I held the girl down to the floor and waited. Pretty soon he would run out of ammo or --- click click --- his gun jammed.
I popped over the desk and fired. The bullets hit the wall to his left. He ducked back through the door and avoided the next burst.
I ran to the door and, keeping my back to the wall, I listened. I heard the rifle clatter to the floor. I turned into the doorway, and in a split second, aimed and fired at him. He saw me and then rolled away. He ran down the hall from the doorway. I had to follow him.
“Stay here,” I told the girl behind the desk. I fired down the hall and missed him the first time. I took aim again. Got him in the leg.
He was hobbling and turned down another hallway. I had to stay wary. I paused for a second. I listened. Click click. He was loading another weapon. I had to find some kind of cover in case he came out blazing. I ducked behind a row of lockers. There were enough to provide some kind of protection.
“Who’s out there?” I called.
“Depends,” I heard in reply. “Who’s the b**** with the rifle?”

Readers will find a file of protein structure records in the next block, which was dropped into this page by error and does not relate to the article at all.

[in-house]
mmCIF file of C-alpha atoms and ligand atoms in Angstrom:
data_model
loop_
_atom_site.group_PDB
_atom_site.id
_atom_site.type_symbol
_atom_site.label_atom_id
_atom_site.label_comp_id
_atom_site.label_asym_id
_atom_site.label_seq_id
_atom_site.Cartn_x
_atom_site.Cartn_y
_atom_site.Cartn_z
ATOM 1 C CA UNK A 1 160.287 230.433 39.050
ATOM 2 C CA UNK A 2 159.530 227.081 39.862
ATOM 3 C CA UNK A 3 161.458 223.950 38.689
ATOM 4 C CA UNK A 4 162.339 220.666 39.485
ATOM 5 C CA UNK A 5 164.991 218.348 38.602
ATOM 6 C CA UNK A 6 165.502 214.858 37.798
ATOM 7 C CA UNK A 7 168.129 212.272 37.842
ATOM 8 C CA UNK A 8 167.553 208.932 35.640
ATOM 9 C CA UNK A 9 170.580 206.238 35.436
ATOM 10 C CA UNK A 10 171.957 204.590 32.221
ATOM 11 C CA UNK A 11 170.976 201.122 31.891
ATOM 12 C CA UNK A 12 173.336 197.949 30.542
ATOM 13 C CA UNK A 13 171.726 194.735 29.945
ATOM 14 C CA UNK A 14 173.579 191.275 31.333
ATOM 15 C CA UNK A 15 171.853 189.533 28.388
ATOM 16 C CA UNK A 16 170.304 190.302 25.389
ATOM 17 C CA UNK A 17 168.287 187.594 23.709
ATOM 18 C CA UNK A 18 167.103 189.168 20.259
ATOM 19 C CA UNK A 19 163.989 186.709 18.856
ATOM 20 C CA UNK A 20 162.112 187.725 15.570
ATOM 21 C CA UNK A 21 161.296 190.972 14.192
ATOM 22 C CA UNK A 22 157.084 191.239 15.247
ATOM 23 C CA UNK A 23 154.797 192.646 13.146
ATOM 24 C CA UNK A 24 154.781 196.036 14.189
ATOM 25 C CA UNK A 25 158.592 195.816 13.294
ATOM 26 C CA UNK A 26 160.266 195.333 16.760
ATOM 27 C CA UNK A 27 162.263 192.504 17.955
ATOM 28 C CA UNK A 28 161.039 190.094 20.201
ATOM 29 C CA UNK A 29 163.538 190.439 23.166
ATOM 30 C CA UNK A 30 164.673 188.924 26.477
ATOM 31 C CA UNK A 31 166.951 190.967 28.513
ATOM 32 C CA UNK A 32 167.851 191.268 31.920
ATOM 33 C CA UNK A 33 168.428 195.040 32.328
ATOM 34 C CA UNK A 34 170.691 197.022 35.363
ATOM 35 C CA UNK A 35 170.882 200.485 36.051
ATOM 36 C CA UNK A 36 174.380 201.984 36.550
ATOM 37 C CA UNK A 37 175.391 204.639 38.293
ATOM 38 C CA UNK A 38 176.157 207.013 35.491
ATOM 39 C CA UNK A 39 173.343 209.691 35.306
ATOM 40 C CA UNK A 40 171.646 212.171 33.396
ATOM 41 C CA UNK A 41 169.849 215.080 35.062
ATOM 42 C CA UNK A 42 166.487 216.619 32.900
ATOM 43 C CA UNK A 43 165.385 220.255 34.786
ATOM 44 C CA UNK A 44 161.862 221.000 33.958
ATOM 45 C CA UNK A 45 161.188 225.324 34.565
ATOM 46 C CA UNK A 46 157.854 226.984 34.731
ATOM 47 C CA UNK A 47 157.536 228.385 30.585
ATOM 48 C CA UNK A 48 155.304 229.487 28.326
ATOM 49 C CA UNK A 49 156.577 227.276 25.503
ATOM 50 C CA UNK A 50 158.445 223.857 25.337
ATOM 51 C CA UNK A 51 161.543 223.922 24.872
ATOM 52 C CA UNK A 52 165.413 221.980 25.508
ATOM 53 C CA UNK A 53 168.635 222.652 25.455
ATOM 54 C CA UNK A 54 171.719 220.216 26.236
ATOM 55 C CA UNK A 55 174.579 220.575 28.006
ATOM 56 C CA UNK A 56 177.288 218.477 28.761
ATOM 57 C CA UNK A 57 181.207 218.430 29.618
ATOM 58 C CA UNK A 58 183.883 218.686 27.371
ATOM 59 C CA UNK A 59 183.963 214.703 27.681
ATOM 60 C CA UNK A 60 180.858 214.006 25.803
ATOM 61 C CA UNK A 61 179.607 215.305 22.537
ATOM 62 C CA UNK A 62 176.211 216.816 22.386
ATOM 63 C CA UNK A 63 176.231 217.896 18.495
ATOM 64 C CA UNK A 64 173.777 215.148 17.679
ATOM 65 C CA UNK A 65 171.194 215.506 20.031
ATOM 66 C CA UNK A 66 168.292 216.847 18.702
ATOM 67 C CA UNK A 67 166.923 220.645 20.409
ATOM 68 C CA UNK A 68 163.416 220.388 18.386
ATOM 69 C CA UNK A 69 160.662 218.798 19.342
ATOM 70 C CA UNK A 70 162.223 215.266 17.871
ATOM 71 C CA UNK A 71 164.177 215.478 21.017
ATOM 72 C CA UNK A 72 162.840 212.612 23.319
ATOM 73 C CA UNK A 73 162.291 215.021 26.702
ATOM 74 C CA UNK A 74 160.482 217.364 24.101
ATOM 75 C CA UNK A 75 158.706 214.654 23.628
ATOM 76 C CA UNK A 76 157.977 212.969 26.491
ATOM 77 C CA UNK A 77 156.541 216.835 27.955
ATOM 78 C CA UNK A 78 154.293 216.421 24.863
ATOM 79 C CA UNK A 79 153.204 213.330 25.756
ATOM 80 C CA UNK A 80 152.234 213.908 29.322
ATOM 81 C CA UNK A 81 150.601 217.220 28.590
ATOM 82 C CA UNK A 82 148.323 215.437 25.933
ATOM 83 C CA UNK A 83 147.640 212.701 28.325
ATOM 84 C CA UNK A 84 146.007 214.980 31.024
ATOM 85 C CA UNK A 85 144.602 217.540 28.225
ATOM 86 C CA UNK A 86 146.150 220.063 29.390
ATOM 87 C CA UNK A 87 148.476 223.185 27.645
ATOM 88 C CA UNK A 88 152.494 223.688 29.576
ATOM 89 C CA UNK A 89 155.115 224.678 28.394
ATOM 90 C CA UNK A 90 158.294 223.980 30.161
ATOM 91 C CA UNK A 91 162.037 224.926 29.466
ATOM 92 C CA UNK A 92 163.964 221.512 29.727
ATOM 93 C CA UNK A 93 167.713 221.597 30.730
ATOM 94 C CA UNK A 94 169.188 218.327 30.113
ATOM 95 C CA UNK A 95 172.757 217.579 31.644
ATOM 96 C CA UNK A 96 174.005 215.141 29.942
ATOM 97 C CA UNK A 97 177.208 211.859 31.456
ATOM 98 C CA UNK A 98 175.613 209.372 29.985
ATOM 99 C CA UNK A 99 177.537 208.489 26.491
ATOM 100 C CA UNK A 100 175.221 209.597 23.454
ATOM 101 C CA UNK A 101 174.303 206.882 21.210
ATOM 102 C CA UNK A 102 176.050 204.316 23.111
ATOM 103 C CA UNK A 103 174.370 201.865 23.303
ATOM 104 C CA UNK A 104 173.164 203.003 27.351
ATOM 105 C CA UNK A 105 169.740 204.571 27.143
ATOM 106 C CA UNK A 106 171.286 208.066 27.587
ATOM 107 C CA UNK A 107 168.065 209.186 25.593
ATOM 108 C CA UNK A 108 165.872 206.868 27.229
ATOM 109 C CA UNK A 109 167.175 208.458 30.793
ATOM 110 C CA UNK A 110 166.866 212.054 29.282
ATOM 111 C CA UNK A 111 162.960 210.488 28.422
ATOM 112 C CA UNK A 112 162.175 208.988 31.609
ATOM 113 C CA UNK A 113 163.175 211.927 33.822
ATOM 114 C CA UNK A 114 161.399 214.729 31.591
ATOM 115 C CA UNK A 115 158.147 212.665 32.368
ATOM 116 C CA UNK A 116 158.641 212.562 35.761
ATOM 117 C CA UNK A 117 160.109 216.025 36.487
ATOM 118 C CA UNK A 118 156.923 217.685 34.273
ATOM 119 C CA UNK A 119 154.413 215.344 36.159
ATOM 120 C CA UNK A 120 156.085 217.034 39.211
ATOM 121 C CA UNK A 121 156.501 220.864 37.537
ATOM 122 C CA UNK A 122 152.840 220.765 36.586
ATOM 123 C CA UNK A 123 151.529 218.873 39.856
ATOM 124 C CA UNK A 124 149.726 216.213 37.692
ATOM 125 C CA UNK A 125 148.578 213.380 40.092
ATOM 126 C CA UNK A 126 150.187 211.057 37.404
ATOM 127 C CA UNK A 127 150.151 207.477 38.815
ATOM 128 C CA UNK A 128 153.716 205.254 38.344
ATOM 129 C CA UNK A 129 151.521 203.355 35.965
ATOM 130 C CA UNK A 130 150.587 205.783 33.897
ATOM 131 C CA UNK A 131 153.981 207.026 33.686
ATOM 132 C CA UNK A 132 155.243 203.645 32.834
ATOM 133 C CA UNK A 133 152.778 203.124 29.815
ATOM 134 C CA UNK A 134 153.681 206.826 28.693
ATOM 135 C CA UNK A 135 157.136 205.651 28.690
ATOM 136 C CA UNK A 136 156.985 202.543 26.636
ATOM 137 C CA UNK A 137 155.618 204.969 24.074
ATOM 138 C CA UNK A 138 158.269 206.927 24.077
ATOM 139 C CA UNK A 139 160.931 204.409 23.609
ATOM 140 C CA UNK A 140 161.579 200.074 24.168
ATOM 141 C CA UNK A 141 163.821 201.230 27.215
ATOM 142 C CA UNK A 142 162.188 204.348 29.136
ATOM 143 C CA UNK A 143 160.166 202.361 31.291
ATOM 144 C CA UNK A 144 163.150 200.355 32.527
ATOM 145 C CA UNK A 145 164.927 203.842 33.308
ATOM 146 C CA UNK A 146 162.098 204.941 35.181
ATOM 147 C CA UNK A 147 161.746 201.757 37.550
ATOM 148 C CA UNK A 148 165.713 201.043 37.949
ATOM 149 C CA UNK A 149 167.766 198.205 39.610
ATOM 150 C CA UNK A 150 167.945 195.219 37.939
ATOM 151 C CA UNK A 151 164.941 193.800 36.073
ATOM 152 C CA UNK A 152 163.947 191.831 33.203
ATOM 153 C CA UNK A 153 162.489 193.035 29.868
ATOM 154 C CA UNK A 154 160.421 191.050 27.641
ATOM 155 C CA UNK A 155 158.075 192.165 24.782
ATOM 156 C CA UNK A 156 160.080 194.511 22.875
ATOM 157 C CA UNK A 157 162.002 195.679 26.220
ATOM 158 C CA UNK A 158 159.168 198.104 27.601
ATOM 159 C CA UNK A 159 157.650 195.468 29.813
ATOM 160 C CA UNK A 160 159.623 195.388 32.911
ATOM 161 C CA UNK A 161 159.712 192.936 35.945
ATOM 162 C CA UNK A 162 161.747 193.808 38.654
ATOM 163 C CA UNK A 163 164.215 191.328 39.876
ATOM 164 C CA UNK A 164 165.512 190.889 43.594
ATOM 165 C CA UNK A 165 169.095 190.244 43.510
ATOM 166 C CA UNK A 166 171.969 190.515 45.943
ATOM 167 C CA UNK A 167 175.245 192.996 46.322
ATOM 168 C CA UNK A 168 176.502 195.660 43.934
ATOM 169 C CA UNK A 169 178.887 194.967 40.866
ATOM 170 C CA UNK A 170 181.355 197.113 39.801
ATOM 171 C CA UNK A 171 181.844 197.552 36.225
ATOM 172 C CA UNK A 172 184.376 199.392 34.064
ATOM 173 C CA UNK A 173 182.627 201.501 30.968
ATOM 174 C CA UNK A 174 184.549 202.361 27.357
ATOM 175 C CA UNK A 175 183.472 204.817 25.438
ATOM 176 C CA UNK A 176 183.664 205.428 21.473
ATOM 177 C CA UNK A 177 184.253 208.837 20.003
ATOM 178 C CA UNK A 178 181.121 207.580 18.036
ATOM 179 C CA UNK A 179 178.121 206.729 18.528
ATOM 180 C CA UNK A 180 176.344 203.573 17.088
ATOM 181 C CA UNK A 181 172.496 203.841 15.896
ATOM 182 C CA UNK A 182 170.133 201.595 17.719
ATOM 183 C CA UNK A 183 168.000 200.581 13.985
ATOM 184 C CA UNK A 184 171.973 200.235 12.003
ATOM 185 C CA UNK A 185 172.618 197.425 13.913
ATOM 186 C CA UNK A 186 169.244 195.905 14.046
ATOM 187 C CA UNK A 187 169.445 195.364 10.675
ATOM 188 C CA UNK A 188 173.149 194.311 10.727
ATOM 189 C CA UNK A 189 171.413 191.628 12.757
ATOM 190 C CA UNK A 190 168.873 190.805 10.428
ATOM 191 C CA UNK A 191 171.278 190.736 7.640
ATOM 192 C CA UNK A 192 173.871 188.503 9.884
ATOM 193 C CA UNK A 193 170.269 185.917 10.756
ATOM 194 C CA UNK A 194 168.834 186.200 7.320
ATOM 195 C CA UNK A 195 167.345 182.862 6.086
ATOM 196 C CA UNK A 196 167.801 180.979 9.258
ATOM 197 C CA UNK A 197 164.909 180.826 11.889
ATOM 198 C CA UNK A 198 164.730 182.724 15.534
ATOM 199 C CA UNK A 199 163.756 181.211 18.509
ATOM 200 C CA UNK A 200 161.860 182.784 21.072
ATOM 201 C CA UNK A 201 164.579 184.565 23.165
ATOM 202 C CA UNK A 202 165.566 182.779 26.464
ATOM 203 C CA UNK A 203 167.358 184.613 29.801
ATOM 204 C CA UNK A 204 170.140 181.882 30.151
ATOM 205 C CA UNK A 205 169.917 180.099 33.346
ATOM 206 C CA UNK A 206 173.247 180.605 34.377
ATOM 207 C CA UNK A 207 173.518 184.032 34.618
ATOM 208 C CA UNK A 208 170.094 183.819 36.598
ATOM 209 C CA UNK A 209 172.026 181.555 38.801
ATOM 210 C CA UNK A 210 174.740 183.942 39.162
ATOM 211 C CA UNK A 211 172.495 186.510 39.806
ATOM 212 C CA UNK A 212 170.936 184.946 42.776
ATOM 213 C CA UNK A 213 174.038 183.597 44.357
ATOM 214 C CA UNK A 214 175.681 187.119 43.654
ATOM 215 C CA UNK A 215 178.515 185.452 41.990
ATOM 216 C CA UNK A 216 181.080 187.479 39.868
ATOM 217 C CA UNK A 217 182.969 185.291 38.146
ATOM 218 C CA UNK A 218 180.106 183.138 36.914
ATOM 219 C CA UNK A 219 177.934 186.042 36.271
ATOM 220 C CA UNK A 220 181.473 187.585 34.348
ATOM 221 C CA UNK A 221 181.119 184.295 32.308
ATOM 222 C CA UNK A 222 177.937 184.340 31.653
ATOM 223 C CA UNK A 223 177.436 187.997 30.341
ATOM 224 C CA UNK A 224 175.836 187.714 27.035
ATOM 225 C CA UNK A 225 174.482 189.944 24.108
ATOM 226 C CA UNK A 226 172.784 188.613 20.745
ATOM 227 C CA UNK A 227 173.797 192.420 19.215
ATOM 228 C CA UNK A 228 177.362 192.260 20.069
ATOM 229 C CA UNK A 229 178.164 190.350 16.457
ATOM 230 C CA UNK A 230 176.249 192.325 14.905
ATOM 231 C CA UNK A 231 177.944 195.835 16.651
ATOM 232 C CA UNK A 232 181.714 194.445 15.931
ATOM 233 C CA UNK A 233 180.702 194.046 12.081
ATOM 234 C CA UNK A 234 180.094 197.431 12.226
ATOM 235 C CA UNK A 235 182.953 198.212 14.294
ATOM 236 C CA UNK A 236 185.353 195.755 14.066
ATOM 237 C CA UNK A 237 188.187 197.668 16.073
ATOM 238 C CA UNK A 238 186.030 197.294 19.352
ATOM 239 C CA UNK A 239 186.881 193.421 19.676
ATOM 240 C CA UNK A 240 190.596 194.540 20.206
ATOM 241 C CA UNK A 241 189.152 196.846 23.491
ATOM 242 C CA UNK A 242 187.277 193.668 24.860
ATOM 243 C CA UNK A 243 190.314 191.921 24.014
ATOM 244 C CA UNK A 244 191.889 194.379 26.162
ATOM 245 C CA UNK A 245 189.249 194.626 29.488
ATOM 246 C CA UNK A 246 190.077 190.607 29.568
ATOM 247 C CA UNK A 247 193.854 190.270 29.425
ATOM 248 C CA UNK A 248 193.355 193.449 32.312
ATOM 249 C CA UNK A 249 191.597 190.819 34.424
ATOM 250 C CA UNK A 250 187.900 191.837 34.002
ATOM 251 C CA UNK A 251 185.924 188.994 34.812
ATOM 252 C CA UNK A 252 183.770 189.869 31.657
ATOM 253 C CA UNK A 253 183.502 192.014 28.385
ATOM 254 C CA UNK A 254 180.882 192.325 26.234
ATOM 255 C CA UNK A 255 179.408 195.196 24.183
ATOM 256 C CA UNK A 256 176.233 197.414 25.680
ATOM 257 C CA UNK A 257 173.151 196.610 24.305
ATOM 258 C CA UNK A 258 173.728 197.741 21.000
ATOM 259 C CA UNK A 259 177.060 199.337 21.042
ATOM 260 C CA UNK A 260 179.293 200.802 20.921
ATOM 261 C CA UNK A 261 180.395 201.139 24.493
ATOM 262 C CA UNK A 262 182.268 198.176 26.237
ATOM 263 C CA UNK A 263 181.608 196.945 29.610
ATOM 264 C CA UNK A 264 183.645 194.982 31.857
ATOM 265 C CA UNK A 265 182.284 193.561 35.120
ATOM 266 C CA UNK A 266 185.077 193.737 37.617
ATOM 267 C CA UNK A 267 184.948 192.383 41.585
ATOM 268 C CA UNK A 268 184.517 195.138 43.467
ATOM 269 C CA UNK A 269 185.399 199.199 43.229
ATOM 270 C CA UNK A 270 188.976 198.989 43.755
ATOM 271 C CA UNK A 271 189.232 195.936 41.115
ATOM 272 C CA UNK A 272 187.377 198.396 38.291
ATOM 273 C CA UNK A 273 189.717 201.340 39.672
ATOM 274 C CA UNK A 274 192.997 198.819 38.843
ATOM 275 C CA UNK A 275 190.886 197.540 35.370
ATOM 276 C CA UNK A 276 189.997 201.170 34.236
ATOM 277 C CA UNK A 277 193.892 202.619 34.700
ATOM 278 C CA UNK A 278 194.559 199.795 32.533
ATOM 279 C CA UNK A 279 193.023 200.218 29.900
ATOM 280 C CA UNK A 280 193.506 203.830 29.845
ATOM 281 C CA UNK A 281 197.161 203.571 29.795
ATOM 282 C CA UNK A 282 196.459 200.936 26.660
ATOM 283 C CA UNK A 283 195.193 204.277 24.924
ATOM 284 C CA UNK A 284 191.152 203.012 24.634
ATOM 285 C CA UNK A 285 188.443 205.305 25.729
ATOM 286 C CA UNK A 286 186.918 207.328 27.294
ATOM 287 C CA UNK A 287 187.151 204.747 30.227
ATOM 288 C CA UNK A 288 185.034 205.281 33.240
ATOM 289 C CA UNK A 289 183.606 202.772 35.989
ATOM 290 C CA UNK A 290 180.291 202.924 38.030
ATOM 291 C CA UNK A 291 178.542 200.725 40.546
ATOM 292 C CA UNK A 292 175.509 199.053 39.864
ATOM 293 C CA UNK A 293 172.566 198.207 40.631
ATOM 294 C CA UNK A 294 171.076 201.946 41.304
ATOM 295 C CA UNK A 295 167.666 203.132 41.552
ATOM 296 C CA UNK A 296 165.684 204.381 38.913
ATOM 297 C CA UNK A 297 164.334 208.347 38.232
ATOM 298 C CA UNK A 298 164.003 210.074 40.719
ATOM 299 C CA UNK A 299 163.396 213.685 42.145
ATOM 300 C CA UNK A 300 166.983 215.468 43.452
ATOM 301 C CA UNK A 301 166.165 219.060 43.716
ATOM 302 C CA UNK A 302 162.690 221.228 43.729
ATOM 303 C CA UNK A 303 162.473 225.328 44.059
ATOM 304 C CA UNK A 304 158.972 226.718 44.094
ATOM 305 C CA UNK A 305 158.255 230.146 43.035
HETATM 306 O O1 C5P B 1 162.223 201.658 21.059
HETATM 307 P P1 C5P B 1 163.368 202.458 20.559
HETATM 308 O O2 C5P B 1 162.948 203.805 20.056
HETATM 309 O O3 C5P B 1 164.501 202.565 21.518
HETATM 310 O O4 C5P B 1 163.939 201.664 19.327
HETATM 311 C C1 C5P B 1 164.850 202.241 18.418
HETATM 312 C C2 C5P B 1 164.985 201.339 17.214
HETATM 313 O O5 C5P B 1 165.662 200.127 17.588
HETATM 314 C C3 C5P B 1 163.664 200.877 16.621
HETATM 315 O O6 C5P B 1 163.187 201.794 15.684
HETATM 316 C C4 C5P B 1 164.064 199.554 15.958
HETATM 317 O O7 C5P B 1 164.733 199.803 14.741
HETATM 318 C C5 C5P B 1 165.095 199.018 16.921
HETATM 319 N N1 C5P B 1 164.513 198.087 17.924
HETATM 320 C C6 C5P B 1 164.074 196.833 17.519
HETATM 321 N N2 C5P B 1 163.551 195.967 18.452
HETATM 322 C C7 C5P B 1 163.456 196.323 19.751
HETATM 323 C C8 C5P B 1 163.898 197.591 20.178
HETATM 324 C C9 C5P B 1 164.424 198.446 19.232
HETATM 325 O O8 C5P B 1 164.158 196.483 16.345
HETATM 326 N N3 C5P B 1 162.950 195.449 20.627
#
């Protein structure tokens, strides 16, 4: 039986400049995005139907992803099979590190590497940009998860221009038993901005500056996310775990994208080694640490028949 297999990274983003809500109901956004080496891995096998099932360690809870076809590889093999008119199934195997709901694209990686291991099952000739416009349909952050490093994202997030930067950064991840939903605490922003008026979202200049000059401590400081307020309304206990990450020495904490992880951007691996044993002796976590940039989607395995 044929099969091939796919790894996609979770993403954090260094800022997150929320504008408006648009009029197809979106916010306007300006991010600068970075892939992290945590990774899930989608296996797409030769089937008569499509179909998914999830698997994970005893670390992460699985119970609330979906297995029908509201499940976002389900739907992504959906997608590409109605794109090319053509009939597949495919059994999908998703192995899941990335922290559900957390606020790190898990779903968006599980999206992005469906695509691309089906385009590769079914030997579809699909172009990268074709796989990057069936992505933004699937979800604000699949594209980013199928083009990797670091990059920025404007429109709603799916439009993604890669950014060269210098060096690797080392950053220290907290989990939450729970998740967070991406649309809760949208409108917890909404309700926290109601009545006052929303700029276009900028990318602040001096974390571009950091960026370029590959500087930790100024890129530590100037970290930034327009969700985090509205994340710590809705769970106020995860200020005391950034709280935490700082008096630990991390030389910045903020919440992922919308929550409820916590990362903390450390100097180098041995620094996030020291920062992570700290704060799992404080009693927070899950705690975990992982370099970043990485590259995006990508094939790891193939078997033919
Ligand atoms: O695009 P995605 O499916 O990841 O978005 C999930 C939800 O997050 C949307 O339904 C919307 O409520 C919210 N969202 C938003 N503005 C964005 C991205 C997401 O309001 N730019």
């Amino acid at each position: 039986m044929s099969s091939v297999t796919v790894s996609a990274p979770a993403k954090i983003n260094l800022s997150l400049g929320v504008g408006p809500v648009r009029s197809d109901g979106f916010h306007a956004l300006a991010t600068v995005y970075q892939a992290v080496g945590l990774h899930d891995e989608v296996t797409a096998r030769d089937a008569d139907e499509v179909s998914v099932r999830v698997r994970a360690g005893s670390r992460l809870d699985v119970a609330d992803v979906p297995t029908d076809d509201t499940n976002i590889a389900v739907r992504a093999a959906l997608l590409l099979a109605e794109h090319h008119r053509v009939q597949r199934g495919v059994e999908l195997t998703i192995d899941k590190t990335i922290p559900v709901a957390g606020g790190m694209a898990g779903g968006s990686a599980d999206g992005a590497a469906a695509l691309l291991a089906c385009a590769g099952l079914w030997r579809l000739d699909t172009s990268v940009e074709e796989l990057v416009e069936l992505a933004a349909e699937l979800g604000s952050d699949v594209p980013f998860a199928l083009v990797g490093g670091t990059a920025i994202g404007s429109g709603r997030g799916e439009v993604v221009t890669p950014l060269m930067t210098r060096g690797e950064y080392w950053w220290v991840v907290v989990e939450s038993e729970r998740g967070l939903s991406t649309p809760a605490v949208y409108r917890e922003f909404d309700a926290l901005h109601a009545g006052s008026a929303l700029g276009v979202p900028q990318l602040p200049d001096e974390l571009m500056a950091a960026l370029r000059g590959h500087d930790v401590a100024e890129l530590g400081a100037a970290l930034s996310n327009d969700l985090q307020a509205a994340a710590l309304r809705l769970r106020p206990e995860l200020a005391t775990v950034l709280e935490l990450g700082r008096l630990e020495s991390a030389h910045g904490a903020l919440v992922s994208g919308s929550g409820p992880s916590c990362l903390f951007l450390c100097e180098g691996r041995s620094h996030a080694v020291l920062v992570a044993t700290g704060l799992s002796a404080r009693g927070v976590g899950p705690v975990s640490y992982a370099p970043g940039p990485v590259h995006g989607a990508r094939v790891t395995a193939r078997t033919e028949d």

I laughed. He had a sense of humor. “Joseph Andrews is my name.”
“Joseph? My name’s Michael Horvath.”
I remembered him. “Horvath? Why you doing this?”
I heard him c*** his weapon. Sounded like a shotgun. Probably with a shortened barrel so he could more easily conceal it. “This place is a hellhole. It has to be purged of those faggots who feel like they run it.”
Not one of these. “What’s the problem, Horvath? Can’t take a little teasing?”
He fired off a shot and I heard pellets ricochet off the lockers. One hit the locker door just to my right. “They beat me until I passed out!” he screamed. “Then they stuffed me in a locker until the next day of classes.”
I remember when that happened to me. A bunch of football players thought they would be funny to torture a couple of weak freshmen. They beat me until I fell to the ground and then kicked me until they broke my ribs. I hated those bastards. But I was at class the next day anyway. Thought it would be the best way to show my disregard for them. Show up the next day with my head held high.